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This eBook from the Gutenberg Project consists of approximately 222 pages of information about Dona Perfecta.

“Don’t be a fool!  Why don’t you go in?”

“Now I remember that the armed men are not there; I told them to leave this evening.”

“And this block of marble still doubts what he ought to do!  Ramos, go into the garden and don’t be a coward.”

“How can I go in if the door is closed?”

“Get over the wall.  What a snail!  If I were a man——­”

“Well, then, up!  There are some broken bricks here where the boys climb over the wall to steal the fruit.”

“Up quickly!  I will go and knock at the front door to waken the senora, if she should be asleep.”

The Centaur climbed up, not without difficulty.  He sat astride on the wall for an instant, and then disappeared among the dark foliage of the trees.  Maria Remedios ran desperately toward the Calle del Condestable, and, seizing the knocker of the front door, knocked—­knocked three times with all her heart and soul.

CHAPTER XXXI

DONA PERFECTA

See with what tranquillity Senora Dona Perfecta pursues her occupation of writing.  Enter her room, and, notwithstanding the lateness of the hour, you will surprise her busily engaged, her mind divided between meditation and the writing of several long and carefully worded epistles traced with a firm hand, every hair-stroke of every letter in which is correctly formed.  The light of the lamp falls full upon her face and bust and hands, its shade leaving the rest of her person and almost the whole of the room in a soft shadow.  She seems like a luminous figure evoked by the imagination from amid the vague shadows of fear.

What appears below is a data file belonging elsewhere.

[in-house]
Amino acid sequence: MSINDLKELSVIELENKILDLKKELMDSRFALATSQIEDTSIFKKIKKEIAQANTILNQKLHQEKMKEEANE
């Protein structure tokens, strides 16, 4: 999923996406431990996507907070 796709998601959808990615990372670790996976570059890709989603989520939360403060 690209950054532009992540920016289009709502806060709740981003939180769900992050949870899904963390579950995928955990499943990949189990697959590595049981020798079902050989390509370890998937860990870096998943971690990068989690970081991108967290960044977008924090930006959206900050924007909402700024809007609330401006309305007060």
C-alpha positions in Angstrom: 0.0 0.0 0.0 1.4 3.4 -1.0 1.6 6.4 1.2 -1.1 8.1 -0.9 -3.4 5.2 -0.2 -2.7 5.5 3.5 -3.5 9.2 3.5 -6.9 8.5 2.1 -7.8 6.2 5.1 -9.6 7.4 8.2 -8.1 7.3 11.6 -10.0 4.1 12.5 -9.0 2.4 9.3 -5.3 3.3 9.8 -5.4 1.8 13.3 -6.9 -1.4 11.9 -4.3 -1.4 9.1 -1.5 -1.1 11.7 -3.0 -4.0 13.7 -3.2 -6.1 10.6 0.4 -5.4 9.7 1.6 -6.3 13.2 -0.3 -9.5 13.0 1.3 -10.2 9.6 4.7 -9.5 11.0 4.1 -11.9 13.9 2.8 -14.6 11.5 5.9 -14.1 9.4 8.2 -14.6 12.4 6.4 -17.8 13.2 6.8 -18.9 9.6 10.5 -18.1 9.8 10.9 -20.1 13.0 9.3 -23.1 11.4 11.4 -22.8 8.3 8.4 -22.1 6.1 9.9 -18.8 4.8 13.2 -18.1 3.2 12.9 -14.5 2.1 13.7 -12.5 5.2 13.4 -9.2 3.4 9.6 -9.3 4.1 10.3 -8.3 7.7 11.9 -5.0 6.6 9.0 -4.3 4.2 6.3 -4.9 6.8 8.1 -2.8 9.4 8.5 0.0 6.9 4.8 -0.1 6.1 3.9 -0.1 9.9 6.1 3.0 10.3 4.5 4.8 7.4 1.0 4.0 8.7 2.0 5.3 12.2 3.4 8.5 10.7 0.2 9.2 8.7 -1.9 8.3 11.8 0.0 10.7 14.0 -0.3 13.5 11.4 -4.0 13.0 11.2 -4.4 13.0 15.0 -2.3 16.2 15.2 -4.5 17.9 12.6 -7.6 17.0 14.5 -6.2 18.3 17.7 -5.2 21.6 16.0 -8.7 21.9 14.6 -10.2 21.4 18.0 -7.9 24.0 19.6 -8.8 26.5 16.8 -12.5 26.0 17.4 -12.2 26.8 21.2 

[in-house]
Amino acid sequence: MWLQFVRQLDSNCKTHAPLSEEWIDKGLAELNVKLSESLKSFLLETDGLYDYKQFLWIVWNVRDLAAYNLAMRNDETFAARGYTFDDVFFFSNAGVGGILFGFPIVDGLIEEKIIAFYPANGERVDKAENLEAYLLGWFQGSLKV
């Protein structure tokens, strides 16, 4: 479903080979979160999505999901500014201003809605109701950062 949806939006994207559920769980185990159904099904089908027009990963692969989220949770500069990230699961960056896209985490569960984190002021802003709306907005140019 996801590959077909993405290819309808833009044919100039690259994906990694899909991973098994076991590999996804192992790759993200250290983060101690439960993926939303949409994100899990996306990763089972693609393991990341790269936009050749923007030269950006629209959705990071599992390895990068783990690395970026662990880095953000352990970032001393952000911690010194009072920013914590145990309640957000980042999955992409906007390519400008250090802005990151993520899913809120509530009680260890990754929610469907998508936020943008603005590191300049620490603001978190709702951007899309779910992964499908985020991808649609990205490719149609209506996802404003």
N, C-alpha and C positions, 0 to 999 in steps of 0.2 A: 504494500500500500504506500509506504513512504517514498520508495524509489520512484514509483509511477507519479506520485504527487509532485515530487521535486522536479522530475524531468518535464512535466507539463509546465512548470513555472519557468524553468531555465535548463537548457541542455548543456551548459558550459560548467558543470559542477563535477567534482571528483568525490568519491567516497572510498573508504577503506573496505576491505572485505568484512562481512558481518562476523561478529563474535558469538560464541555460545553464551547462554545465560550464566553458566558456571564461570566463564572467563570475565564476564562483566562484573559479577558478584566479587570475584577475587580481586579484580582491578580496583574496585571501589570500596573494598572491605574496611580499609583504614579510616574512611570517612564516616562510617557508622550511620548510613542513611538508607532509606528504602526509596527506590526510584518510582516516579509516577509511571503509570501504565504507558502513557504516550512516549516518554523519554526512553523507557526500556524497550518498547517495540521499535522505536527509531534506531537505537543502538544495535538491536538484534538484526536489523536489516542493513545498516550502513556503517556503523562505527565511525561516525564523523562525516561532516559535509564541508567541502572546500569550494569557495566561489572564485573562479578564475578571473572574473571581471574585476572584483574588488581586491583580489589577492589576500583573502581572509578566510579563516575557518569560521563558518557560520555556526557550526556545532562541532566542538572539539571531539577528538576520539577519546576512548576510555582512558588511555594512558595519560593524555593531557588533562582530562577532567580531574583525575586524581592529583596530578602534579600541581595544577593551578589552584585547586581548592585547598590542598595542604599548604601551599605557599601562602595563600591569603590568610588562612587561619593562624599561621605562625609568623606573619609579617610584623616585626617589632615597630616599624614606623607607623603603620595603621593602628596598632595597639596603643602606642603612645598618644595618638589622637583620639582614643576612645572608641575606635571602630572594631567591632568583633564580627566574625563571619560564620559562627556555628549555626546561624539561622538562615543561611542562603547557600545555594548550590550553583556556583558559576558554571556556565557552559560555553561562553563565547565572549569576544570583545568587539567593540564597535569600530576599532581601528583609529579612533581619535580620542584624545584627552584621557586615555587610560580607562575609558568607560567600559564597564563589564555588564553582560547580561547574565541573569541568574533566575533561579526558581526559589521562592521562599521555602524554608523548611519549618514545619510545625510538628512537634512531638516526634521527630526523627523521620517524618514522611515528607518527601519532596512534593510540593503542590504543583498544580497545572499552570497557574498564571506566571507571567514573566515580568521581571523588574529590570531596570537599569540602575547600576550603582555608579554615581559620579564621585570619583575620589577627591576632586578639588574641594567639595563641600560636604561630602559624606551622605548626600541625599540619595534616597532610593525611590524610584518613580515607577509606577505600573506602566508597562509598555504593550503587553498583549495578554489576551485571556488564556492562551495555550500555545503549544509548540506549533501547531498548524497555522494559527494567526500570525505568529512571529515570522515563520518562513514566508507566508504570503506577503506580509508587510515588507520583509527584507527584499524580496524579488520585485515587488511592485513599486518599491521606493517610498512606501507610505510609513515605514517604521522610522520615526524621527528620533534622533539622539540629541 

It is strange that we should not have made before this a very important statement, which is that Dona Perfecta was handsome, or rather that she was still handsome, her face preserving the remains of former beauty.  The life of the country, her total lack of vanity, her disregard for dress and personal adornment, her hatred of fashion, her contempt for the vanities of the capital, were all causes why her native beauty did not shine or shone very little.  The intense shallowness of her complexion, indicating a very bilious constitution, still further impaired her beauty.

Her eyes black and well-opened, her nose finely and delicately shaped, her forehead broad and smooth, she was considered by all who saw her as a finished type of the human figure; but there rested on those features a certain hard and proud expression which excited a feeling of antipathy.  As some persons, although ugly, attract; Dona Perfecta repelled.  Her glance, even when accompanied by amiable words, placed between herself and those who were strangers to her the impassable distance of a mistrustful respect; but for those of her house—­that is to say, for her relations, admirers, and allies—­she possessed a singular attraction.  She was a mistress in governing, and no one could equal her in the art of adapting her language to the person whom she was addressing.

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